On many occasions, I’ve had the chance to converse with bar and restaurant owners and national chain facility directors on the topic of the proper design of an outdoor patio heating system.
And almost just as often, I find them to be surprised when they hear what the real factors are.
In those discussions, I often hear comments like “need to hold in the heat” or “keep the air warm”. This would seem to indicate that there is belief out there that the containment of heat or keeping the air warm is the goal of an outdoor patio heating system, especially a patio outdoor heater. But in fact, these concepts are not a consideration in a proper design. Simply put, we do not want a system that depends on heating air around the patio occupants to achieve comfort simply because keeping warm air in an area that has limited or no barriers to the outdoors is extremely difficult if not impossible.
Proper outdoor patio heating system design is driven by three critical elements.
First is the need to heat objects directly. Directly heating objects such as people, chairs, table tops, etc. accomplishes the goal of occupant comfort while completely avoiding the problem of warm air containment. The easiest way to heat objects directly is through the use of infrared heat or more specifically infrared “beams”. Much like the sun’s rays, an infrared “beam” does not release it’s heat energy to the air it travels through but rather only on the solid objects it impinges upon. In our case (and as long as the “beams” are directed in the right places), these would be the people, chairs, table tops, etc.. What then remains to be determined is the:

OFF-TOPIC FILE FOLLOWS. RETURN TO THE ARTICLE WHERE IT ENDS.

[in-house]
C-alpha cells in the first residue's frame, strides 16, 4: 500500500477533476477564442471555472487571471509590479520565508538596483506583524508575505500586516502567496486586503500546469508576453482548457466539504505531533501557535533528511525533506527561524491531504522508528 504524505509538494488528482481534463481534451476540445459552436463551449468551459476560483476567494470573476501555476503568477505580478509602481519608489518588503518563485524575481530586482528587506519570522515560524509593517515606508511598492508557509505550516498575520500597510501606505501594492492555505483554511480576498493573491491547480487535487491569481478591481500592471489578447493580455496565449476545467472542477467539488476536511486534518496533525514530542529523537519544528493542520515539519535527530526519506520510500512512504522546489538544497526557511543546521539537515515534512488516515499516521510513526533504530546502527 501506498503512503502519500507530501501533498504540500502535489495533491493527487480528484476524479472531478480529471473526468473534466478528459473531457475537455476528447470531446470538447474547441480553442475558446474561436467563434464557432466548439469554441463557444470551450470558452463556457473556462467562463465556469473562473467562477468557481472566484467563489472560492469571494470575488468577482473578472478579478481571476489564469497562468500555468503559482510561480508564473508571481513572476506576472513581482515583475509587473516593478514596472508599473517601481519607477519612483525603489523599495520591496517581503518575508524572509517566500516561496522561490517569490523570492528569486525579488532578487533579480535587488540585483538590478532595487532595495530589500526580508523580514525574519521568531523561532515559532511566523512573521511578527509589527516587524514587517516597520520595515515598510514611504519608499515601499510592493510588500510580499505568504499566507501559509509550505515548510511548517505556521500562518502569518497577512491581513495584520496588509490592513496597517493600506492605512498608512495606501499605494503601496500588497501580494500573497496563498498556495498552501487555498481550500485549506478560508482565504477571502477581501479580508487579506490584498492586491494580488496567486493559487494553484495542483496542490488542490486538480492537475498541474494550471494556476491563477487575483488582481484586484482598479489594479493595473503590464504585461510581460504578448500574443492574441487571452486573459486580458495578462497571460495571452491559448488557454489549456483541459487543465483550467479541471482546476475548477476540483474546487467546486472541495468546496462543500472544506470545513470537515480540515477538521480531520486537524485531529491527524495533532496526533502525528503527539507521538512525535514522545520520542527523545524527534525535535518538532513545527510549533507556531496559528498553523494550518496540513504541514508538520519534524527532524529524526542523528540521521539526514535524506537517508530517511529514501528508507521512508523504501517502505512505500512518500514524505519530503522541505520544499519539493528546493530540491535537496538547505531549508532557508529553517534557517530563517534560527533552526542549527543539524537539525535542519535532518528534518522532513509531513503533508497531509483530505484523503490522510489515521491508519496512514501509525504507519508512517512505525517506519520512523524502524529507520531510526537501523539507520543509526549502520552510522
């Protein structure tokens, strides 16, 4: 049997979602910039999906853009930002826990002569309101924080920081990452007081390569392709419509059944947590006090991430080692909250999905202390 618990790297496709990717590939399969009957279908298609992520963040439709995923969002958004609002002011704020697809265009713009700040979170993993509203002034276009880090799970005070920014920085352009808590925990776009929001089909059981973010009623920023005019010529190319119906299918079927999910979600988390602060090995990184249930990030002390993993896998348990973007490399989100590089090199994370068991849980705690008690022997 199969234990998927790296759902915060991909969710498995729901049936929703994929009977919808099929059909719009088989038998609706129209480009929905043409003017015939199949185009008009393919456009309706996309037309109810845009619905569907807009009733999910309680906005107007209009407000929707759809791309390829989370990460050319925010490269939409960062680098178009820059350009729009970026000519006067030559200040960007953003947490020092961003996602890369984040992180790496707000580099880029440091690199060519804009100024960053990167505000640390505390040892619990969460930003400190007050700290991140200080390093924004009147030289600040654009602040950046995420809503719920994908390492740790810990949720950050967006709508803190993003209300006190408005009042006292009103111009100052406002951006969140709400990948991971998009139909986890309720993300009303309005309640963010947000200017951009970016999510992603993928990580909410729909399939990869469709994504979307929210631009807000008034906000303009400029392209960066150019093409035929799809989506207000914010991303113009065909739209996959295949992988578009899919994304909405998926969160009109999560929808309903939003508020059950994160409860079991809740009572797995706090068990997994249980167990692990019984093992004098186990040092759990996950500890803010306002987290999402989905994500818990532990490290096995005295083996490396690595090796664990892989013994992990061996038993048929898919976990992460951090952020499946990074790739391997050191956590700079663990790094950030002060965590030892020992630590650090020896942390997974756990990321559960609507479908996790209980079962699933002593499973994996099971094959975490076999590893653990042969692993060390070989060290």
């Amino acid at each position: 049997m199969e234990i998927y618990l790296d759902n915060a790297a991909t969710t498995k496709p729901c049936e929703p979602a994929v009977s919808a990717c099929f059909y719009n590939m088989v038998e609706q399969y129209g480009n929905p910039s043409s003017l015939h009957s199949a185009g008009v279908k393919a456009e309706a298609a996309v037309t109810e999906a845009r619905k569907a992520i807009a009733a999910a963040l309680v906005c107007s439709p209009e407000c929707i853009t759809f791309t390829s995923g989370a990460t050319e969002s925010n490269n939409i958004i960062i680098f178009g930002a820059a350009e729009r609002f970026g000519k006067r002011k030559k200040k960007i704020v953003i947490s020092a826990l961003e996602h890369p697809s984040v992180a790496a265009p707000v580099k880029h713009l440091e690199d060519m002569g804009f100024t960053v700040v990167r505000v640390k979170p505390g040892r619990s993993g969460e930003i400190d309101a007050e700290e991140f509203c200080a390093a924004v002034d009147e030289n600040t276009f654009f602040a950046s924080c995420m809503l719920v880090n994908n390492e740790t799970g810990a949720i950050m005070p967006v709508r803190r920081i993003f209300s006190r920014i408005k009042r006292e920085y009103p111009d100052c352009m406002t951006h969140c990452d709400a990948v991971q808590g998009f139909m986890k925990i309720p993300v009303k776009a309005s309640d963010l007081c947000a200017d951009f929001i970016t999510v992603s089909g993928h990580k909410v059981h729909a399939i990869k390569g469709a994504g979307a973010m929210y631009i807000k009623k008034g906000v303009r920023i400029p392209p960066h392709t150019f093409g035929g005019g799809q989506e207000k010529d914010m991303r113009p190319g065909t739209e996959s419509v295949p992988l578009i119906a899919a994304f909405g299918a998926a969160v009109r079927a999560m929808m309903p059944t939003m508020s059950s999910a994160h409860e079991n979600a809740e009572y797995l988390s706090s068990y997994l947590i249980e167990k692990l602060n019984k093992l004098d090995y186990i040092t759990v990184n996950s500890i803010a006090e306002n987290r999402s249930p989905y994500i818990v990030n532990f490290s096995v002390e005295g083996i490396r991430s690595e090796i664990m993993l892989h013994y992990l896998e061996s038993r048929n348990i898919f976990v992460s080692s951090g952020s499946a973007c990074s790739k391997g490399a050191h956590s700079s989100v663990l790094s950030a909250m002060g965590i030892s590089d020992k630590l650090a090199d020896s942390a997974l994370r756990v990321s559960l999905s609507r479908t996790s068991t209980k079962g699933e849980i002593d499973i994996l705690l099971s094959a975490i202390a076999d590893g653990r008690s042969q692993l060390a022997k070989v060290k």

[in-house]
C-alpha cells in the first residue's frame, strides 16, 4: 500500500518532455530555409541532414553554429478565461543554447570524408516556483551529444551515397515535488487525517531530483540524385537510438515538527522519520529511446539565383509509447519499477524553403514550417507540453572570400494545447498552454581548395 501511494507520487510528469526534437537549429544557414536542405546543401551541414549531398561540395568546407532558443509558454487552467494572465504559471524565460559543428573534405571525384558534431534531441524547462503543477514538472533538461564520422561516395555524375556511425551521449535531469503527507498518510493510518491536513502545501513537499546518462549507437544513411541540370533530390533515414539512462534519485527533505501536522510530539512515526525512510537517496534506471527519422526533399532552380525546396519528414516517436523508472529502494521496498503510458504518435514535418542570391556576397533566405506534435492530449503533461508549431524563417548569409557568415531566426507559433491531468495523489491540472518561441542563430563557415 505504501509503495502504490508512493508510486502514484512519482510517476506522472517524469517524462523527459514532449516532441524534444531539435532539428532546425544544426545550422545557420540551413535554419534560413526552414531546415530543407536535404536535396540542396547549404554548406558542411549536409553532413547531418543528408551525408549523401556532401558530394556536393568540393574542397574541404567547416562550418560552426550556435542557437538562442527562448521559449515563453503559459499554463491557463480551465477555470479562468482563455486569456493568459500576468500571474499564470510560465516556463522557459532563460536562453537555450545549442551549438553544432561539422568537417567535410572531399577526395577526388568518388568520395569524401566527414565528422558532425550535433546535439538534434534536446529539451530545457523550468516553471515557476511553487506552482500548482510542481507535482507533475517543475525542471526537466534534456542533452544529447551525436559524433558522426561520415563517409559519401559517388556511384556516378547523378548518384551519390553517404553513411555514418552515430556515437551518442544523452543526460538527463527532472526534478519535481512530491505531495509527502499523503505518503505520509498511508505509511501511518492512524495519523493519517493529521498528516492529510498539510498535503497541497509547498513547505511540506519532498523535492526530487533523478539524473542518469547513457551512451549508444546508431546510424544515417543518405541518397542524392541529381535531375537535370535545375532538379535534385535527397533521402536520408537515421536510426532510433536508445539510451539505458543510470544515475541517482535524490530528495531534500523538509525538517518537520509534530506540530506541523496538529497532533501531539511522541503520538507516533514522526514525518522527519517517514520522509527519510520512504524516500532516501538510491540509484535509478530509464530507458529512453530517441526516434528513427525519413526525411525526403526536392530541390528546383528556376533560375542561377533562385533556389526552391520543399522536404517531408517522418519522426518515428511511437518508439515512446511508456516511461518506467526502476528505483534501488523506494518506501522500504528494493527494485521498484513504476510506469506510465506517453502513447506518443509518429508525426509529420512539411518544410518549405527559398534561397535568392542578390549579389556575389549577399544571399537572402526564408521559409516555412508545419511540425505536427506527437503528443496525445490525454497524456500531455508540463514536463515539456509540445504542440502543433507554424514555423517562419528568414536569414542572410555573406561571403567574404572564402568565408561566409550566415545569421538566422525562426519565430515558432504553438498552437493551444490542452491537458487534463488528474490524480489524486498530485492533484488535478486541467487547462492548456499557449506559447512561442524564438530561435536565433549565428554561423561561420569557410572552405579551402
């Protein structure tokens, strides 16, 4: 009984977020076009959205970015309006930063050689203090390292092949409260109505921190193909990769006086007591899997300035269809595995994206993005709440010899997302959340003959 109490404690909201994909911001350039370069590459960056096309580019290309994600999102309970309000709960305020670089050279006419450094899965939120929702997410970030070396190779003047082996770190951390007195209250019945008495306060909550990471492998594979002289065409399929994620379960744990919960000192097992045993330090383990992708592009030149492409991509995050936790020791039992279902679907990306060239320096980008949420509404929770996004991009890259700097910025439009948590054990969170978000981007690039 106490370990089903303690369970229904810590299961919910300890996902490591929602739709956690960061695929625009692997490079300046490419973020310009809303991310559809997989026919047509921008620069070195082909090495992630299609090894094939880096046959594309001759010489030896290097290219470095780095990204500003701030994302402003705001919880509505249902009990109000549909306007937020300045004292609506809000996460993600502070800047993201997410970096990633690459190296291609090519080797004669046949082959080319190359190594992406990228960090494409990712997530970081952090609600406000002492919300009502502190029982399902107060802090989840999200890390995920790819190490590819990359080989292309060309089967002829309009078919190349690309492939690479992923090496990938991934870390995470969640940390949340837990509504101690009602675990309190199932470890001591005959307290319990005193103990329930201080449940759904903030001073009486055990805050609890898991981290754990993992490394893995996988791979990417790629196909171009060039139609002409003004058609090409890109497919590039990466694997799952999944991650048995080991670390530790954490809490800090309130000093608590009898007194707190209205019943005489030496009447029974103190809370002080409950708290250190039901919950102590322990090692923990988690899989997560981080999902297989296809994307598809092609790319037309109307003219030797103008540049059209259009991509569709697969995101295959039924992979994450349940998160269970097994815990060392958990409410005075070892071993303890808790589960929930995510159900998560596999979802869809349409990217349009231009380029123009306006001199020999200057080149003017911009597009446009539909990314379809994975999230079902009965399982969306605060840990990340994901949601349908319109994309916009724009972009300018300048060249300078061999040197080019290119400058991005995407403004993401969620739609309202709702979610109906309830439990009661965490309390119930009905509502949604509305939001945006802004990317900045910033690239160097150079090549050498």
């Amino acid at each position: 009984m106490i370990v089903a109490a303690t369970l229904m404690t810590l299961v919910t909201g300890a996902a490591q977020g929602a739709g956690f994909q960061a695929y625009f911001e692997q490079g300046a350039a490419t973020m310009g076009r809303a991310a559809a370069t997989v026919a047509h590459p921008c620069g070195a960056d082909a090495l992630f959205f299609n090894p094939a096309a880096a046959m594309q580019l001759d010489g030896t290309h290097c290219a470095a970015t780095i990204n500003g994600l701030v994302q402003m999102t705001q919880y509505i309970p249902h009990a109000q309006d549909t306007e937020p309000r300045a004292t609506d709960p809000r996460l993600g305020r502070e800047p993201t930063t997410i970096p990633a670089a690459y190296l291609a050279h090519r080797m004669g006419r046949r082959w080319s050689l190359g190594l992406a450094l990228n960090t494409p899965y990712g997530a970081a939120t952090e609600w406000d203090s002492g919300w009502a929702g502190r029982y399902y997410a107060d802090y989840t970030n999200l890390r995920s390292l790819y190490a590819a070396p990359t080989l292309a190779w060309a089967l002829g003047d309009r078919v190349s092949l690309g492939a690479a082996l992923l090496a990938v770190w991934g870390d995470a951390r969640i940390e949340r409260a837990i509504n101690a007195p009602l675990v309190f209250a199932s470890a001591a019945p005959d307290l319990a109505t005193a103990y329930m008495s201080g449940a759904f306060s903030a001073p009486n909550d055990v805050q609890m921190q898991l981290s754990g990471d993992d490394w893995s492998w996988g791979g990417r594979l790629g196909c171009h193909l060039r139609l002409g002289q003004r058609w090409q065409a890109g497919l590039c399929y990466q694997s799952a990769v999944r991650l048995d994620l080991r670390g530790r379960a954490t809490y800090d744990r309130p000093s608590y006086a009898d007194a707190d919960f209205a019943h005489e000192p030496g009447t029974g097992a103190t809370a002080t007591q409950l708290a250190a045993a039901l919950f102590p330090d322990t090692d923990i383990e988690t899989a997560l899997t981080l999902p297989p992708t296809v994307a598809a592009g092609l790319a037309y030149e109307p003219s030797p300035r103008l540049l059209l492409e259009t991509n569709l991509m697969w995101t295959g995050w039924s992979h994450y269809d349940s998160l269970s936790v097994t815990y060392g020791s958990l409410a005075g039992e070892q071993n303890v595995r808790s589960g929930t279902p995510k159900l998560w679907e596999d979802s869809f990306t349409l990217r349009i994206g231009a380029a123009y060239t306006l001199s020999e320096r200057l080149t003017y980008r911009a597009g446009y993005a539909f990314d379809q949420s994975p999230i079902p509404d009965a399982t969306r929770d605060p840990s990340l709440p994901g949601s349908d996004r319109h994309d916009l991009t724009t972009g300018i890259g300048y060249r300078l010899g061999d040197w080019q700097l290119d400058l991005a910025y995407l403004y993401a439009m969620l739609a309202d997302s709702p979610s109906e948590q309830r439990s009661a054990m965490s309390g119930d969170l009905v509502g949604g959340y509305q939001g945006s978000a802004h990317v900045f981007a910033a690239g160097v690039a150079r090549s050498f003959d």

Second critical element of our design and that is the size or heating capacity of our infrared system. Empirical data charts provide us the amount of heat (in BTU’s per square foot) required to keep occupants comfortable at a given surrounding outdoor temperature. Therefore, it is the size of the patio and at what minimum outdoor temperature we would like to operate the patio that will determine the heating capacity of our infrared system.
There is a third, and final critical element that can significantly impact our design and must be considered. It is the concept of “wind management”. The empirical data charts I spoke of do in reality take into consideration the element of sustained wind velocity. This means that the charts tell us the required BTU’s per square foot at a given outdoor temperature AND sustained wind velocity. More BTU’s per square foot are required for outdoor heat as the temperature drops and as the sustained wind velocity increases. The obvious reason for this is that lower surrounding temperatures and higher sustained wind velocities remove heat from our people and objects at a faster rate and this lost heat must be replaced.
So now with all factors considered, the capacity of our infrared system is determined by patio size at a given temperature and a given sustained wind velocity. Based on this, it clearly behooves us to lower the wind velocity factor through the use of “wind management”. It sounds fancy, but it’s simply the use of physical elements such as adjacent building structures, awning tops and vertical curtain panels as wind barriers. Contrary to what some believe, it is the ability of these physical elements to block the wind that is important to us and not their ability (or inability) to “hold in heat”. And since these elements affect the sustained wind velocity factor, they will have an affect on both the system design and ultimately its successful operation.
Dan Gonzalez is a recognized expert in outdoor heating with more than 20 years designing and installing heating systems.He is the President of Awning Sun, a company that designs, installs, and sells outdoor infrared heatng systems.